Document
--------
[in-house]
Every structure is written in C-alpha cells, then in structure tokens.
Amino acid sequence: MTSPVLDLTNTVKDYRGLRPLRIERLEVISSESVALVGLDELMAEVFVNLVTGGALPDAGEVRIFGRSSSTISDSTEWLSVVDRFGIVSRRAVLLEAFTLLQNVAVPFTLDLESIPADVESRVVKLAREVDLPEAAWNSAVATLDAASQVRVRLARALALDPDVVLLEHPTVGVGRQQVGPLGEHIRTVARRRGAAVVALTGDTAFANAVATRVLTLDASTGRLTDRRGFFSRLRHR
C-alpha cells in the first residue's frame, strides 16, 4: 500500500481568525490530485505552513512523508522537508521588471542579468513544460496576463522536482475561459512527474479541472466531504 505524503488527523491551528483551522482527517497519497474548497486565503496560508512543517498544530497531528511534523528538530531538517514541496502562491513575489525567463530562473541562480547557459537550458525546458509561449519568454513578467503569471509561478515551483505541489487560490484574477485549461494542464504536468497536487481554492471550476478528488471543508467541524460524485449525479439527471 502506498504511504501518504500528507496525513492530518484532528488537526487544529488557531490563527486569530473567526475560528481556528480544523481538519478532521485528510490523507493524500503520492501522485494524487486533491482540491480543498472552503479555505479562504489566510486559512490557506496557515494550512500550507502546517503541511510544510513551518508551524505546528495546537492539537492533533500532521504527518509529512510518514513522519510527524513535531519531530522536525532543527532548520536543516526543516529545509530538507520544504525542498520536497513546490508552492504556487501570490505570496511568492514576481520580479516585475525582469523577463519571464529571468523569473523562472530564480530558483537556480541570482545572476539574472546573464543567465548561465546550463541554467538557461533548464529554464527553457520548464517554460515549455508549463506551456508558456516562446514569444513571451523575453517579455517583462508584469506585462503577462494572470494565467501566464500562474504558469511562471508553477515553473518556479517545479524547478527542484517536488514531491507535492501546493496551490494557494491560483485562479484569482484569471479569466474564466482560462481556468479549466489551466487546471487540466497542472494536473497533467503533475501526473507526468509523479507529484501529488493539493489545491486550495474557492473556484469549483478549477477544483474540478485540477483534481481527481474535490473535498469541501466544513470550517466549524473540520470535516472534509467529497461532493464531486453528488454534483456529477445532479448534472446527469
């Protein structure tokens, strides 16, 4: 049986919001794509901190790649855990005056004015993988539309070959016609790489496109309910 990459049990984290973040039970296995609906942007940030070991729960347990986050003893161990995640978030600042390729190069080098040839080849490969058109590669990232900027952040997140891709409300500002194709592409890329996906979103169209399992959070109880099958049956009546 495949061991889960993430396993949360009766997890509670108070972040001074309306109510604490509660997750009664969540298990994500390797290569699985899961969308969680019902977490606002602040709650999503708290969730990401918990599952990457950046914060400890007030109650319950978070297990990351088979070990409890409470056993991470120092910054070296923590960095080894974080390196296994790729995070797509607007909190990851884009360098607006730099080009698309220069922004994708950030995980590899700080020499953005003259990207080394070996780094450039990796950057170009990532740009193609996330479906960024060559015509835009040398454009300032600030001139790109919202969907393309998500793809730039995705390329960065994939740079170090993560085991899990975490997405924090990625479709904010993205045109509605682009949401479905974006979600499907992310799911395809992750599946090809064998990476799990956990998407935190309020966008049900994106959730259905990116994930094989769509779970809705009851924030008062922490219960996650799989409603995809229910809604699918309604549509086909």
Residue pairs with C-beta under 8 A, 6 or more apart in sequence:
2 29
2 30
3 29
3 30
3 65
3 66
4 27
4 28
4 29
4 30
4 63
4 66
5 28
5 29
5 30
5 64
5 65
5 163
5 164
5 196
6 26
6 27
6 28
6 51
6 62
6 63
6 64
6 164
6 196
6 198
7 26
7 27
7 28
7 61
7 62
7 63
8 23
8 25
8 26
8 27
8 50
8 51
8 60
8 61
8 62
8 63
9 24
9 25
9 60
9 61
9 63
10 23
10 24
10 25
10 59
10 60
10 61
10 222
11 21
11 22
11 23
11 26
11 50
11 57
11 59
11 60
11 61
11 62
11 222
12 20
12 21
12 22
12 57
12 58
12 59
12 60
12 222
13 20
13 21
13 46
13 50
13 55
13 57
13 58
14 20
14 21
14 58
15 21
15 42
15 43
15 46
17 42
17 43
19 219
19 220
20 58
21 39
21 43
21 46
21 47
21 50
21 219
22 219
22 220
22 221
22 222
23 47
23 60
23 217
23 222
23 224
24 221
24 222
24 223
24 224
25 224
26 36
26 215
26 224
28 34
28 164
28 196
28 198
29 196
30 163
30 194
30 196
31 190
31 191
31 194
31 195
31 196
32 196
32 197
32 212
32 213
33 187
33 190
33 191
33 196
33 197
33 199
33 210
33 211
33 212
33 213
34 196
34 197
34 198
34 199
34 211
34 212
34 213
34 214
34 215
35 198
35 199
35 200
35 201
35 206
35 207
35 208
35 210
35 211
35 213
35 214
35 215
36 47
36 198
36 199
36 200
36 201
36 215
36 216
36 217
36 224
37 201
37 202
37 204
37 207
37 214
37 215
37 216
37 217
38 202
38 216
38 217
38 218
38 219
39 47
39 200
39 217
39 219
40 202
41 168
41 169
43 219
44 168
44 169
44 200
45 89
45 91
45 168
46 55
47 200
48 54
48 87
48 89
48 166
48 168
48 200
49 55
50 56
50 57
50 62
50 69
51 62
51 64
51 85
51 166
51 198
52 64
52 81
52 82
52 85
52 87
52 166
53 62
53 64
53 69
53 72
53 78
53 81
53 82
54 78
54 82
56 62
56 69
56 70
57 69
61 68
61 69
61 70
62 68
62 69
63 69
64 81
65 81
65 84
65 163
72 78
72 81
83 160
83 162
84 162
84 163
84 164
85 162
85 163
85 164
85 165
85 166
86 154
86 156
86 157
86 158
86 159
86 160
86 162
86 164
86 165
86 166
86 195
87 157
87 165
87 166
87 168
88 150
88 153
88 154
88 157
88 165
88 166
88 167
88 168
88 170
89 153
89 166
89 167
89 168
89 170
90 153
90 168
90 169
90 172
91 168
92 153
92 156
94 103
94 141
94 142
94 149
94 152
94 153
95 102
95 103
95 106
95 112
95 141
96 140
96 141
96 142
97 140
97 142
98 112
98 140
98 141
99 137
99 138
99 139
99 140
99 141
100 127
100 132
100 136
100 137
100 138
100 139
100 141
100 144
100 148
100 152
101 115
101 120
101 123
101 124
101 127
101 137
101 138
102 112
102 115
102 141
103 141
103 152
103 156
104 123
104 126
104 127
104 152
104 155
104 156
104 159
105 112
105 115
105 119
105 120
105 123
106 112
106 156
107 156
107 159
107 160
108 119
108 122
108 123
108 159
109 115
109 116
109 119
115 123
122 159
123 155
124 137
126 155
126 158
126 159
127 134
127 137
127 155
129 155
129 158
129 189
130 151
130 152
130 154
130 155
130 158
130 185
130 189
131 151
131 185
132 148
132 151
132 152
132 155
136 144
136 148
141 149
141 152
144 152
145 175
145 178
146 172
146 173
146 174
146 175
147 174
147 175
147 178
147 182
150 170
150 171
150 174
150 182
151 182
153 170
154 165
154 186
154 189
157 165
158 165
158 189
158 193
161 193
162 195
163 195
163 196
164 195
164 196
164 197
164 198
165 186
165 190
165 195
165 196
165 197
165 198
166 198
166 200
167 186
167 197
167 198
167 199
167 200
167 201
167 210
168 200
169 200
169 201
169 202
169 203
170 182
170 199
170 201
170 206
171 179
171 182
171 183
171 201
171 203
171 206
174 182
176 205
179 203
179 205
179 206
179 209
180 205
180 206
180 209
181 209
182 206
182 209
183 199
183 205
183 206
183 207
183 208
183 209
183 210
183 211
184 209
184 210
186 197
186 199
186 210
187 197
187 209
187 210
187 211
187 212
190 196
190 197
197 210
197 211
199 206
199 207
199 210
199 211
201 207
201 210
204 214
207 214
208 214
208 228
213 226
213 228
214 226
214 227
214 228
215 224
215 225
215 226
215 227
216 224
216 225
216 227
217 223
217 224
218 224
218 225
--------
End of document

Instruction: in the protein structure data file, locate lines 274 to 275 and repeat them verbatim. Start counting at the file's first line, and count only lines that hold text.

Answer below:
86 160
86 162